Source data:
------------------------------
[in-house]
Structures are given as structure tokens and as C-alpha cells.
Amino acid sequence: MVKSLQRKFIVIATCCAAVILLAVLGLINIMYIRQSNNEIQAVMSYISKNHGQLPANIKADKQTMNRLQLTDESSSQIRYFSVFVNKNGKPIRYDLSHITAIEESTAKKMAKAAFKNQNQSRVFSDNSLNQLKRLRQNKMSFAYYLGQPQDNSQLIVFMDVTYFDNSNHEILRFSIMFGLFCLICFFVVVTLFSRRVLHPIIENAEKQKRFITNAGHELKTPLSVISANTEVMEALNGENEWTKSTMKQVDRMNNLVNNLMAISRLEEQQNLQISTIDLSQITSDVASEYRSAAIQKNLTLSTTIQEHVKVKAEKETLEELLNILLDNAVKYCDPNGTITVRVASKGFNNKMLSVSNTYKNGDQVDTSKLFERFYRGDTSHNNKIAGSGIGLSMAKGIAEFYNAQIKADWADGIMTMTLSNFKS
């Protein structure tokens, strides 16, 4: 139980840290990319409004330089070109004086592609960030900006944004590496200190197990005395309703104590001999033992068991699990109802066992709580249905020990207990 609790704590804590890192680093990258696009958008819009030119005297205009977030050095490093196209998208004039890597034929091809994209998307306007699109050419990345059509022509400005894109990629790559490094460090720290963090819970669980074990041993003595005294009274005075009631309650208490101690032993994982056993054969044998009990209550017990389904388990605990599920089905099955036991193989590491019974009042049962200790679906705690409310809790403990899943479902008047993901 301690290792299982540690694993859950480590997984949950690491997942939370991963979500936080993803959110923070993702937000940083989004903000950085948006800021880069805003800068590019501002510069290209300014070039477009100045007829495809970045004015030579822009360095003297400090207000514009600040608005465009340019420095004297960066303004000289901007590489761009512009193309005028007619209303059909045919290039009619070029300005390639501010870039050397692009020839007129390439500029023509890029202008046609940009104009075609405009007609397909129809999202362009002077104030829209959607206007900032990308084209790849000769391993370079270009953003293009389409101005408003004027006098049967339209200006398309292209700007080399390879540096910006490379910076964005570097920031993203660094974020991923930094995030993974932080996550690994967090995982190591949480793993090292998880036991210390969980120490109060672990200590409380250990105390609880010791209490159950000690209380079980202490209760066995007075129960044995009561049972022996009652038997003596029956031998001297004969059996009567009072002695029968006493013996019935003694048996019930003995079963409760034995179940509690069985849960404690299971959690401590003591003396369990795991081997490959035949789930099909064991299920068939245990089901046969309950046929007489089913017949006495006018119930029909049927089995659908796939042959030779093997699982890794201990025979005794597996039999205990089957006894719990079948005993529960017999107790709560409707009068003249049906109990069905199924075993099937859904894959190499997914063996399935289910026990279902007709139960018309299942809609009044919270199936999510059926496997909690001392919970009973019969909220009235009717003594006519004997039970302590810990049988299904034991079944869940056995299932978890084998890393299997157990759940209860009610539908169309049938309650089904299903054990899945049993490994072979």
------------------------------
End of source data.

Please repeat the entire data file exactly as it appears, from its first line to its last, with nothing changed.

[in-house]
Structures are given as structure tokens and as C-alpha cells.
Amino acid sequence: MVKSLQRKFIVIATCCAAVILLAVLGLINIMYIRQSNNEIQAVMSYISKNHGQLPANIKADKQTMNRLQLTDESSSQIRYFSVFVNKNGKPIRYDLSHITAIEESTAKKMAKAAFKNQNQSRVFSDNSLNQLKRLRQNKMSFAYYLGQPQDNSQLIVFMDVTYFDNSNHEILRFSIMFGLFCLICFFVVVTLFSRRVLHPIIENAEKQKRFITNAGHELKTPLSVISANTEVMEALNGENEWTKSTMKQVDRMNNLVNNLMAISRLEEQQNLQISTIDLSQITSDVASEYRSAAIQKNLTLSTTIQEHVKVKAEKETLEELLNILLDNAVKYCDPNGTITVRVASKGFNNKMLSVSNTYKNGDQVDTSKLFERFYRGDTSHNNKIAGSGIGLSMAKGIAEFYNAQIKADWADGIMTMTLSNFKS
């Protein structure tokens, strides 16, 4: 139980840290990319409004330089070109004086592609960030900006944004590496200190197990005395309703104590001999033992068991699990109802066992709580249905020990207990 609790704590804590890192680093990258696009958008819009030119005297205009977030050095490093196209998208004039890597034929091809994209998307306007699109050419990345059509022509400005894109990629790559490094460090720290963090819970669980074990041993003595005294009274005075009631309650208490101690032993994982056993054969044998009990209550017990389904388990605990599920089905099955036991193989590491019974009042049962200790679906705690409310809790403990899943479902008047993901 301690290792299982540690694993859950480590997984949950690491997942939370991963979500936080993803959110923070993702937000940083989004903000950085948006800021880069805003800068590019501002510069290209300014070039477009100045007829495809970045004015030579822009360095003297400090207000514009600040608005465009340019420095004297960066303004000289901007590489761009512009193309005028007619209303059909045919290039009619070029300005390639501010870039050397692009020839007129390439500029023509890029202008046609940009104009075609405009007609397909129809999202362009002077104030829209959607206007900032990308084209790849000769391993370079270009953003293009389409101005408003004027006098049967339209200006398309292209700007080399390879540096910006490379910076964005570097920031993203660094974020991923930094995030993974932080996550690994967090995982190591949480793993090292998880036991210390969980120490109060672990200590409380250990105390609880010791209490159950000690209380079980202490209760066995007075129960044995009561049972022996009652038997003596029956031998001297004969059996009567009072002695029968006493013996019935003694048996019930003995079963409760034995179940509690069985849960404690299971959690401590003591003396369990795991081997490959035949789930099909064991299920068939245990089901046969309950046929007489089913017949006495006018119930029909049927089995659908796939042959030779093997699982890794201990025979005794597996039999205990089957006894719990079948005993529960017999107790709560409707009068003249049906109990069905199924075993099937859904894959190499997914063996399935289910026990279902007709139960018309299942809609009044919270199936999510059926496997909690001392919970009973019969909220009235009717003594006519004997039970302590810990049988299904034991079944869940056995299932978890084998890393299997157990759940209860009610539908169309049938309650089904299903054990899945049993490994072979």